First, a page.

Global Rebellion: Religious Challenges to the Secular State, from Christian Militias to al Qaeda

Global Rebellion: Religious Challenges to the Secular State, from Christian Militias to al Qaeda

Global Rebellion: Religious Challenges to the Secular State, from Christian Militias to al Qaeda

Global Rebellion: Religious Challenges to the Secular State, from Christian Militias to al Qaeda

Synopsis

Why has the turn of the twenty-first century been rocked by a new religious rebellion? From al Qaeda to Christian militias to insurgents in Iraq, a strident new religious activism has seized the imaginations of political rebels around the world. Building on his groundbreaking book, The New Cold War?: Religious Nationalism Confronts the Secular State, Mark Juergensmeyer here provides an up-to-date road map through this complex new religious terrain. Basing his discussion on interviews with militant activists and case studies of rebellious movements, Juergensmeyer puts a human face on conflicts that have become increasingly abstract. He revises our notions of religious revolution and offers positive proposals for responding to religious activism in ways that will diminish the violence and lead to an accommodation between radical religion and the secular world.

Excerpt

“Islam is under attack,” a mullah in Baghdad told me in 2004, the year after the American military forces invaded and occupied his country. He was responding to a question about why the resistance to the American military occupation of Iraq had become so stridently religious. In his reckoning, the United States had imposed its presence in the region not only to liberate Iraq from a dictator but also to establish an Americanstyle secular political regime, and the Iraqis were responding in kind.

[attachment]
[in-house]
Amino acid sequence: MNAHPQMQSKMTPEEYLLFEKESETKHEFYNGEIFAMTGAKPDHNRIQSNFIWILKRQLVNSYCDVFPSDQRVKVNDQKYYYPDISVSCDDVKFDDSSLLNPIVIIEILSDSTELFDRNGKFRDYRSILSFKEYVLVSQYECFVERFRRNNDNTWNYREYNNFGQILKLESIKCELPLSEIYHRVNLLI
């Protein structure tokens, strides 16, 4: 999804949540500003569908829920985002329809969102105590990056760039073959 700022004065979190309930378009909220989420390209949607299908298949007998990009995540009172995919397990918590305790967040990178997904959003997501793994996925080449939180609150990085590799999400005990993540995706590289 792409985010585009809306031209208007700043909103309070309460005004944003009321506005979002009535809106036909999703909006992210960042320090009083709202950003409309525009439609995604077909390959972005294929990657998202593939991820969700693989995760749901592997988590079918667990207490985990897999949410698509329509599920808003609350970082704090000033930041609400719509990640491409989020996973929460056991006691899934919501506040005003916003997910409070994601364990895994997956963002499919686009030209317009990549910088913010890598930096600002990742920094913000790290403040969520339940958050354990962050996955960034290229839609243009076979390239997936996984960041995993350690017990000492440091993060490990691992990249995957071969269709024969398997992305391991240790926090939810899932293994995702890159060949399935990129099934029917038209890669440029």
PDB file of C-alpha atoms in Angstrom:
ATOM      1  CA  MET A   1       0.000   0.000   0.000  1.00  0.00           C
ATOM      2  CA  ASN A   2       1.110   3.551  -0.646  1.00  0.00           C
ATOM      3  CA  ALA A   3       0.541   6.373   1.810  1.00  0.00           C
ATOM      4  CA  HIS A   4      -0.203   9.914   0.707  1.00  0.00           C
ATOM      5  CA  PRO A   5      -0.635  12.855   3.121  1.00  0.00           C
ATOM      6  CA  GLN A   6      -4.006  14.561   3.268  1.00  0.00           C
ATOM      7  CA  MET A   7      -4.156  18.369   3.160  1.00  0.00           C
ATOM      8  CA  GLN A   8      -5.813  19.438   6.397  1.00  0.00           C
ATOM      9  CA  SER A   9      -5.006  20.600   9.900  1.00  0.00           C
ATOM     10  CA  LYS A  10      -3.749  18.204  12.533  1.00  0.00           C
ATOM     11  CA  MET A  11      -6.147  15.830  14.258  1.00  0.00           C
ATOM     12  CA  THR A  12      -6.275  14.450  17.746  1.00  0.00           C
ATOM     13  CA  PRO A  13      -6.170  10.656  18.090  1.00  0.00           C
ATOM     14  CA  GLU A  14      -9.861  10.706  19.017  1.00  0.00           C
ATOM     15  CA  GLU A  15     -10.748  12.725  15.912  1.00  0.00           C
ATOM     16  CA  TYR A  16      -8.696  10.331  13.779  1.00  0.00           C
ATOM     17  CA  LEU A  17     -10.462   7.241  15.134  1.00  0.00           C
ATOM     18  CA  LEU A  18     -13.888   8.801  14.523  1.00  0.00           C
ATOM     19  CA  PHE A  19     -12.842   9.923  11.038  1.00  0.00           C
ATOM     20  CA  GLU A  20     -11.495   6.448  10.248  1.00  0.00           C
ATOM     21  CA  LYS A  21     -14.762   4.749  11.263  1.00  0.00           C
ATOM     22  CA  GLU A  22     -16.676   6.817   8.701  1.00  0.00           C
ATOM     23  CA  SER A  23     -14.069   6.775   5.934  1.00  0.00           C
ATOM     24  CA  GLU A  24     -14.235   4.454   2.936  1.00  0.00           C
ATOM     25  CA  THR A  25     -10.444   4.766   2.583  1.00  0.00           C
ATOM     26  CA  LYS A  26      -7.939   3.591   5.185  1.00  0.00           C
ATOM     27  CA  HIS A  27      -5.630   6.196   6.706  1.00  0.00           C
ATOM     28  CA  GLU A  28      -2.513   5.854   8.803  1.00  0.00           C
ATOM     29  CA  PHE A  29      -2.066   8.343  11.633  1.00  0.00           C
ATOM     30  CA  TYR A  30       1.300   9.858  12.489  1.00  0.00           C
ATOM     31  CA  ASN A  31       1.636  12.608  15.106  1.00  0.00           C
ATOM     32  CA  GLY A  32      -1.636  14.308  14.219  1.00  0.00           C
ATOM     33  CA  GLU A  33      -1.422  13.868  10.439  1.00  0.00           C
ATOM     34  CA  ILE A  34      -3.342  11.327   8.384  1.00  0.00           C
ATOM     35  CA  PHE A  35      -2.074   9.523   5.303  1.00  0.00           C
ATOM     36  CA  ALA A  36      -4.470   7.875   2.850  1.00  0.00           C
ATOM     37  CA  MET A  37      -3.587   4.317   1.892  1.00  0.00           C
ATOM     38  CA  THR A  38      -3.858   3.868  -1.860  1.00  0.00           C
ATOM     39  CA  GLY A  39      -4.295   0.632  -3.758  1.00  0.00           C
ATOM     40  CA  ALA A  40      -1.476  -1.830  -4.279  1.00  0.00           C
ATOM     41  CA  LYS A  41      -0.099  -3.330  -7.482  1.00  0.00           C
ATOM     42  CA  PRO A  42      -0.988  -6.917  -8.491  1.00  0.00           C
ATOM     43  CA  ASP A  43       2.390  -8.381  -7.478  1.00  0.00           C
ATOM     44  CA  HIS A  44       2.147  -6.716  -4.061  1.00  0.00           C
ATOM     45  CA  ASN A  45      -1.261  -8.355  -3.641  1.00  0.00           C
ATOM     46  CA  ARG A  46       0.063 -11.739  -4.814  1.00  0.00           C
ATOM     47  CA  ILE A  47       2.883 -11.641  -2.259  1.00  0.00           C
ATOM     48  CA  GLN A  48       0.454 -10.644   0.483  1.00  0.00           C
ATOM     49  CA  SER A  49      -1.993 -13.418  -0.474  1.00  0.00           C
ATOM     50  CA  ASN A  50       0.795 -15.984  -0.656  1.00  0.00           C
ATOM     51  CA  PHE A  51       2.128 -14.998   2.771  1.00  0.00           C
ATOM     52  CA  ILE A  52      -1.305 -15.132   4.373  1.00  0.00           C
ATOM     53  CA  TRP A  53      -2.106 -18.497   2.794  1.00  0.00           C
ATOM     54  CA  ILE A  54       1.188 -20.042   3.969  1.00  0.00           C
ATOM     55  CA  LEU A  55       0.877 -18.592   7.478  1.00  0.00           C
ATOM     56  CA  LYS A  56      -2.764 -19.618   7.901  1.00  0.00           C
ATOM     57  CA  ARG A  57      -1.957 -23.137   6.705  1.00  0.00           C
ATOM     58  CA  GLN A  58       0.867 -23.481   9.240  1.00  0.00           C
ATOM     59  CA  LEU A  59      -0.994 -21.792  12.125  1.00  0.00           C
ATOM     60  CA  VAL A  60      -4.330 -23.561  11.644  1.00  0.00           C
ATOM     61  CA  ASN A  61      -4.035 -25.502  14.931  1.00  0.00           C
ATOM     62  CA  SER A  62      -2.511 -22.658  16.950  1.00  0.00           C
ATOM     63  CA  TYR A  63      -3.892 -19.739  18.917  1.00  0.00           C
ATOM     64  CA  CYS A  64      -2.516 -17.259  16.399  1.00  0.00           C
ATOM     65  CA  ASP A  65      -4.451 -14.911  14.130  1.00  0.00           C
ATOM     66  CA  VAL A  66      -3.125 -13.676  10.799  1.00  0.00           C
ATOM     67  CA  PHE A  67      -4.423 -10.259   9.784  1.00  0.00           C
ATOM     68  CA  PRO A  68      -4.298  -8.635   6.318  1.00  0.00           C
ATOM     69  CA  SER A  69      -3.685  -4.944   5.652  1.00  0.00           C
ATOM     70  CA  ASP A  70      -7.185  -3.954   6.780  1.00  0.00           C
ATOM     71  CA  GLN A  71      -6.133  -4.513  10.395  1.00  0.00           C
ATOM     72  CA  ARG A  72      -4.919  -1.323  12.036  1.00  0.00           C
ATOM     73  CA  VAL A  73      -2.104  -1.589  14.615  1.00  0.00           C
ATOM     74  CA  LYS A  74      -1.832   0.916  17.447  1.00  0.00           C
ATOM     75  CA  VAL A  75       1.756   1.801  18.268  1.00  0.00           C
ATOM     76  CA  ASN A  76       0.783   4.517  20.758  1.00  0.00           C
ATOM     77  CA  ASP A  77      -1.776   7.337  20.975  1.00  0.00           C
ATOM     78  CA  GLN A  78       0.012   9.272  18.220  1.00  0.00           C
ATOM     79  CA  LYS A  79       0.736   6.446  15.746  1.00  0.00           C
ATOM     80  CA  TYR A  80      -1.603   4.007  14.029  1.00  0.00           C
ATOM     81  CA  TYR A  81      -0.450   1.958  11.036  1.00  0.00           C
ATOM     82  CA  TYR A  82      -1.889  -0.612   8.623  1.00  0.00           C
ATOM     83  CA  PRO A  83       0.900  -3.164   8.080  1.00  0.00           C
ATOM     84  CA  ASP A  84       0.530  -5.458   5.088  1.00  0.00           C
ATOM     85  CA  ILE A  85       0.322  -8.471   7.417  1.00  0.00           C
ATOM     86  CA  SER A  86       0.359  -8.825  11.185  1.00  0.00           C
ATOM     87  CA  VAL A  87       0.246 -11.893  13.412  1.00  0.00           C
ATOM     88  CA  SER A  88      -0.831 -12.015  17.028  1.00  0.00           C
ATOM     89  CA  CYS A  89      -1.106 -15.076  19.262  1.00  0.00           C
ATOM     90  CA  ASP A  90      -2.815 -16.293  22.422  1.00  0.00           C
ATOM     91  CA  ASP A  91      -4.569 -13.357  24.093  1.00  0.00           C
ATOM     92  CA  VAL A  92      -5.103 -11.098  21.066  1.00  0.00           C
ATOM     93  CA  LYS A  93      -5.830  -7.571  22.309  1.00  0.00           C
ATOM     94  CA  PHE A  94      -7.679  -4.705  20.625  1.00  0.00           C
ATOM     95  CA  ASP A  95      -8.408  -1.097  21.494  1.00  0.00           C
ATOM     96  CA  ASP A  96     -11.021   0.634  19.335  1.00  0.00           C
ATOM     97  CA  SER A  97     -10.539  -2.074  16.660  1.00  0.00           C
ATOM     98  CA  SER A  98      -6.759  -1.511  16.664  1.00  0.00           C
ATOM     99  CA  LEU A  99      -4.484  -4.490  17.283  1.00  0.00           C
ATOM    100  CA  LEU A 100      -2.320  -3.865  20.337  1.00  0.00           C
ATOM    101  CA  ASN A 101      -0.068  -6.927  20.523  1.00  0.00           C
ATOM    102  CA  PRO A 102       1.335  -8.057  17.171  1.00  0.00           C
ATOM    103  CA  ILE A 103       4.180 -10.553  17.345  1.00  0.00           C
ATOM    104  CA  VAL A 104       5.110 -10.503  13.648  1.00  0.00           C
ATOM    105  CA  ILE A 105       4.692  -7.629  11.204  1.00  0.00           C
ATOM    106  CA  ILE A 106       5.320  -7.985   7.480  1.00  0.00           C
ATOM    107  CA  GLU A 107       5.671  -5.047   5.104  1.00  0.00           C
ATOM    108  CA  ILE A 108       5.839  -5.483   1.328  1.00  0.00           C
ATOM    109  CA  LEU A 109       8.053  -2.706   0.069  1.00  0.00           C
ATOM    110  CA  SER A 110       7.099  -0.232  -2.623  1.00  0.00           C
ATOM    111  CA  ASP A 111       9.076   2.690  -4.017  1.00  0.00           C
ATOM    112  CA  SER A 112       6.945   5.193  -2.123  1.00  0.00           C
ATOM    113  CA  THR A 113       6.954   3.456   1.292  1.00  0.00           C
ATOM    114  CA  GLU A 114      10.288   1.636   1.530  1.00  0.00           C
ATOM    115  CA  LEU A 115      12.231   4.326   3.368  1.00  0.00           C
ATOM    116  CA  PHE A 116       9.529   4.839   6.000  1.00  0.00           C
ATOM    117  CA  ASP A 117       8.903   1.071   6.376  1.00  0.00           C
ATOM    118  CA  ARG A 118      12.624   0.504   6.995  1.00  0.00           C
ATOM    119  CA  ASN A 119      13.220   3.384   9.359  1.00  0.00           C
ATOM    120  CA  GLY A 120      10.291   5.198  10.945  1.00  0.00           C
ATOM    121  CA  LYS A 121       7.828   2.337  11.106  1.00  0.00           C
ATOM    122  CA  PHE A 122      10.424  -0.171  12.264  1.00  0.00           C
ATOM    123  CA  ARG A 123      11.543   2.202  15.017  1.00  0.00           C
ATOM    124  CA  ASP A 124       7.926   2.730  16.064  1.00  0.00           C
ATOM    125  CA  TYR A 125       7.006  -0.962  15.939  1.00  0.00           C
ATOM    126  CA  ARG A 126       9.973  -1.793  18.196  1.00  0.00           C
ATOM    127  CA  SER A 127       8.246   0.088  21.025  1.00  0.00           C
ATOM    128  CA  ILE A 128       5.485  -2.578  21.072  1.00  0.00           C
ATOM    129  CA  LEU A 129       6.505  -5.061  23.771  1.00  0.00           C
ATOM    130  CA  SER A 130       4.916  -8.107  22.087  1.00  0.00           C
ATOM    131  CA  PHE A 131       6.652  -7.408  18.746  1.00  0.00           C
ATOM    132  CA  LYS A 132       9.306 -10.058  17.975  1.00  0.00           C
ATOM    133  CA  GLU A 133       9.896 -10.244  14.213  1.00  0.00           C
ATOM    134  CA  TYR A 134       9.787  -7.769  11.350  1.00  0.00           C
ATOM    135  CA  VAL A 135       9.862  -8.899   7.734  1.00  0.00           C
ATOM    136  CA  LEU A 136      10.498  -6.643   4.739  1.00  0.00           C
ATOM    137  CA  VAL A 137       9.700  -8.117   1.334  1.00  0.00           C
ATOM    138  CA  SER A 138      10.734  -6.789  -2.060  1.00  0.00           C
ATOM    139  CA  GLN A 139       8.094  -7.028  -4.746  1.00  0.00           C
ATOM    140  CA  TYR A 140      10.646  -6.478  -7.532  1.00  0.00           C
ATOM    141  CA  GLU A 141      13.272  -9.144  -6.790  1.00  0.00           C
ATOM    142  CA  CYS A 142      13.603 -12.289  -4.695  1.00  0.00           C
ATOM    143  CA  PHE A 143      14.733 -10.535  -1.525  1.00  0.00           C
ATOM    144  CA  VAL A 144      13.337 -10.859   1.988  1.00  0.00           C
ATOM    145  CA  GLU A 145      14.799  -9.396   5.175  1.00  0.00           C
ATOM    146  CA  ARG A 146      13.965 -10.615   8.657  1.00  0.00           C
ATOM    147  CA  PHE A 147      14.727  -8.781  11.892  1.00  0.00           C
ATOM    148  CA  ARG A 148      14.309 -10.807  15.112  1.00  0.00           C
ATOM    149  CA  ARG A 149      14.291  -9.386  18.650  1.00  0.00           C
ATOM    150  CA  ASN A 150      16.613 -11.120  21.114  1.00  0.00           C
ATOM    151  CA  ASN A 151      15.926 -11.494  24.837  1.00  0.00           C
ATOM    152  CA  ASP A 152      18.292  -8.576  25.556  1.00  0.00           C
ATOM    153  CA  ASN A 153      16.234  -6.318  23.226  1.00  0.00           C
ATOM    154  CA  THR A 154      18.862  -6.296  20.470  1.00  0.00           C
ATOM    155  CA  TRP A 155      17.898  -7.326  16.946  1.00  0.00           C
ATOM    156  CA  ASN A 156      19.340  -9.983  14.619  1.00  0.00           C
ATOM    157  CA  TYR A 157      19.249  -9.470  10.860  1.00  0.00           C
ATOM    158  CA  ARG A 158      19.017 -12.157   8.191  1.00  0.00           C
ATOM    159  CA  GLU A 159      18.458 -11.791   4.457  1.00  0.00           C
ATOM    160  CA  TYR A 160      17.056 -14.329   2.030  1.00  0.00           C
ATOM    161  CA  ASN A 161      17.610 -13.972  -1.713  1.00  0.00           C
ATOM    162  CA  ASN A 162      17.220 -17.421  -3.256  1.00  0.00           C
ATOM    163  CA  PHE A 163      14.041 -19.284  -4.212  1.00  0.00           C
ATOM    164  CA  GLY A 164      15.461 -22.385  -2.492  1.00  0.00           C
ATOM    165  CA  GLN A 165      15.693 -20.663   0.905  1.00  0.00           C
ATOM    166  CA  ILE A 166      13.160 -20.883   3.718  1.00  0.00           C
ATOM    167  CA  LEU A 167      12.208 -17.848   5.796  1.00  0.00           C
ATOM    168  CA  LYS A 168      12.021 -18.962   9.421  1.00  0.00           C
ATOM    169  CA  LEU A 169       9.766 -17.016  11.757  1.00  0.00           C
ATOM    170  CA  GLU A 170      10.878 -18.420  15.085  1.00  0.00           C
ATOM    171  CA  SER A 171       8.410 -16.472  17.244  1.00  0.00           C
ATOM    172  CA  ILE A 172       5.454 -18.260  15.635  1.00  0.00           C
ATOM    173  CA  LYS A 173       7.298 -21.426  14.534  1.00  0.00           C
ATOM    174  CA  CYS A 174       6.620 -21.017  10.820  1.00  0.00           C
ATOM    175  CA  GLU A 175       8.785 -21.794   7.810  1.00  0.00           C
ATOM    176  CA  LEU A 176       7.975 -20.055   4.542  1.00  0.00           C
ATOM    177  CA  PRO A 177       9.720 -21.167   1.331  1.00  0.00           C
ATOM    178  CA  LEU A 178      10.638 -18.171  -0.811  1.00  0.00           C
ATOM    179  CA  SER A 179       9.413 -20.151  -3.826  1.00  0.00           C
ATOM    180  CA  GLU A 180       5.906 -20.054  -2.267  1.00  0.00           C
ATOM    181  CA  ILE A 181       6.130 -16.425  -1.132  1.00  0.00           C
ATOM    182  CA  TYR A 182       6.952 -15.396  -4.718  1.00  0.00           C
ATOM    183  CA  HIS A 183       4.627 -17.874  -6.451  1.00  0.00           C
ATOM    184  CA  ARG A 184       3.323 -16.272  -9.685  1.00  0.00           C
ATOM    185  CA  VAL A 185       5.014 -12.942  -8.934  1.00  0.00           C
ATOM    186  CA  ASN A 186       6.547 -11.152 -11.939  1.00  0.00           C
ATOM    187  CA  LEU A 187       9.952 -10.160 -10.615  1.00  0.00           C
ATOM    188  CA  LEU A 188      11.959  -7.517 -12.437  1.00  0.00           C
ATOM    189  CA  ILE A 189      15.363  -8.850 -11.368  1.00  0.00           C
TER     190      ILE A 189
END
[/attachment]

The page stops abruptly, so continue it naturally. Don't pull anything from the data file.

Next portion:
“You Americans will not succeed,” he went on to tell me, “for Islam will prevail.” What was striking about his comment was the idea that the United States was opposed not just to Saddam Hussein but also to Islam. In his view the presence of the U.S. military forces was directed at his nation’s religion, and he thought that Iraq would not be truly free until it had established Muslim rule.

Earlier a Muslim professor in Egypt had given me a similar explanation for the rise of religious activism in his country. He told me that there was “a desperate need for religion in public life.” He viewed Islam as “a culturally liberating force,” which Egypt needed in order to free itself from the vestiges of its colonial past. “Western colonialism has gone,” he explained, “but we still have not completed our independence. We will not be free until Egypt becomes a Muslim state.”

I heard similar comments from Jewish militants in Israel, Hindu and Sikh partisans in India, Buddhist fighters in Sri Lanka, and members of Christian militias in the United States. A rabbi in Jerusalem said that Israel . . .

Search by... Author
Show... All Results Primary Sources Peer-reviewed

Oops!

An unknown error has occurred. Please click the button below to reload the page. If the problem persists, please try again in a little while.